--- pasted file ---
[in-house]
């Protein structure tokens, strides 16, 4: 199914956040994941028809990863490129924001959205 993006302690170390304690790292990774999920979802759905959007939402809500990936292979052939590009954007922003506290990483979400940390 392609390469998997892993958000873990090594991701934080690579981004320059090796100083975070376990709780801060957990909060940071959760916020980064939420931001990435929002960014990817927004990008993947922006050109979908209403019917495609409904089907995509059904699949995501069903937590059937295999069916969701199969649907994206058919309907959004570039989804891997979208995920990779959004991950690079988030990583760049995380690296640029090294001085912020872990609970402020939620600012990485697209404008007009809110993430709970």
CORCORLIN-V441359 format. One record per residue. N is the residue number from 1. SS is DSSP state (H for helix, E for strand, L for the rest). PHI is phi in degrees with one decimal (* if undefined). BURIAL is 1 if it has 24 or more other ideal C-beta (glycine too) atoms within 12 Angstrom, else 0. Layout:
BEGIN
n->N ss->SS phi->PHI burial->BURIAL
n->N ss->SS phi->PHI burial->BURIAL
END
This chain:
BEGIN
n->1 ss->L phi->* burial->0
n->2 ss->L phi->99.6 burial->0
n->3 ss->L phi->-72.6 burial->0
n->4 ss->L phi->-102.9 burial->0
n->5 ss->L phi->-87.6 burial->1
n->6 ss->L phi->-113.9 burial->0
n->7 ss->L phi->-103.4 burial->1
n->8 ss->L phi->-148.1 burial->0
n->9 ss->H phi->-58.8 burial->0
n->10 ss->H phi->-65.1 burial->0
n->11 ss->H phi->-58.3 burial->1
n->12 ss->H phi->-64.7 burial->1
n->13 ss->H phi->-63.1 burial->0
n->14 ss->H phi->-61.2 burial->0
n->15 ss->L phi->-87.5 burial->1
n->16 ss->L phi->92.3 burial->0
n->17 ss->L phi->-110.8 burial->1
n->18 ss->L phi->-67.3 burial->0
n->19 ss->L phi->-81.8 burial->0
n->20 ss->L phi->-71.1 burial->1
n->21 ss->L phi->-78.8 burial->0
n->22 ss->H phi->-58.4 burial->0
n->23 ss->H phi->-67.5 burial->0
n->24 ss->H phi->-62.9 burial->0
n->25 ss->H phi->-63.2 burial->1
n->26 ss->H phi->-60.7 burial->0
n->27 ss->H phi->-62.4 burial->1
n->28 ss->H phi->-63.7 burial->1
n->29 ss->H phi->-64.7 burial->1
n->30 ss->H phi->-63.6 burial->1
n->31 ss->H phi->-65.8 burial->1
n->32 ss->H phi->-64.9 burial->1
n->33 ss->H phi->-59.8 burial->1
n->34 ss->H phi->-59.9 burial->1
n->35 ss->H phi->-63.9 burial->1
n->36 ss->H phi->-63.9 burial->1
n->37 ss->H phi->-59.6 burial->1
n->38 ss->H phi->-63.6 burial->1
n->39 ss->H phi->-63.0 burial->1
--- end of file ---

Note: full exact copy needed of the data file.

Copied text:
[in-house]
């Protein structure tokens, strides 16, 4: 199914956040994941028809990863490129924001959205 993006302690170390304690790292990774999920979802759905959007939402809500990936292979052939590009954007922003506290990483979400940390 392609390469998997892993958000873990090594991701934080690579981004320059090796100083975070376990709780801060957990909060940071959760916020980064939420931001990435929002960014990817927004990008993947922006050109979908209403019917495609409904089907995509059904699949995501069903937590059937295999069916969701199969649907994206058919309907959004570039989804891997979208995920990779959004991950690079988030990583760049995380690296640029090294001085912020872990609970402020939620600012990485697209404008007009809110993430709970």
CORCORLIN-V441359 format. One record per residue. N is the residue number from 1. SS is DSSP state (H for helix, E for strand, L for the rest). PHI is phi in degrees with one decimal (* if undefined). BURIAL is 1 if it has 24 or more other ideal C-beta (glycine too) atoms within 12 Angstrom, else 0. Layout:
BEGIN
n->N ss->SS phi->PHI burial->BURIAL
n->N ss->SS phi->PHI burial->BURIAL
END
This chain:
BEGIN
n->1 ss->L phi->* burial->0
n->2 ss->L phi->99.6 burial->0
n->3 ss->L phi->-72.6 burial->0
n->4 ss->L phi->-102.9 burial->0
n->5 ss->L phi->-87.6 burial->1
n->6 ss->L phi->-113.9 burial->0
n->7 ss->L phi->-103.4 burial->1
n->8 ss->L phi->-148.1 burial->0
n->9 ss->H phi->-58.8 burial->0
n->10 ss->H phi->-65.1 burial->0
n->11 ss->H phi->-58.3 burial->1
n->12 ss->H phi->-64.7 burial->1
n->13 ss->H phi->-63.1 burial->0
n->14 ss->H phi->-61.2 burial->0
n->15 ss->L phi->-87.5 burial->1
n->16 ss->L phi->92.3 burial->0
n->17 ss->L phi->-110.8 burial->1
n->18 ss->L phi->-67.3 burial->0
n->19 ss->L phi->-81.8 burial->0
n->20 ss->L phi->-71.1 burial->1
n->21 ss->L phi->-78.8 burial->0
n->22 ss->H phi->-58.4 burial->0
n->23 ss->H phi->-67.5 burial->0
n->24 ss->H phi->-62.9 burial->0
n->25 ss->H phi->-63.2 burial->1
n->26 ss->H phi->-60.7 burial->0
n->27 ss->H phi->-62.4 burial->1
n->28 ss->H phi->-63.7 burial->1
n->29 ss->H phi->-64.7 burial->1
n->30 ss->H phi->-63.6 burial->1
n->31 ss->H phi->-65.8 burial->1
n->32 ss->H phi->-64.9 burial->1
n->33 ss->H phi->-59.8 burial->1
n->34 ss->H phi->-59.9 burial->1
n->35 ss->H phi->-63.9 burial->1
n->36 ss->H phi->-63.9 burial->1
n->37 ss->H phi->-59.6 burial->1
n->38 ss->H phi->-63.6 burial->1
n->39 ss->H phi->-63.0 burial->1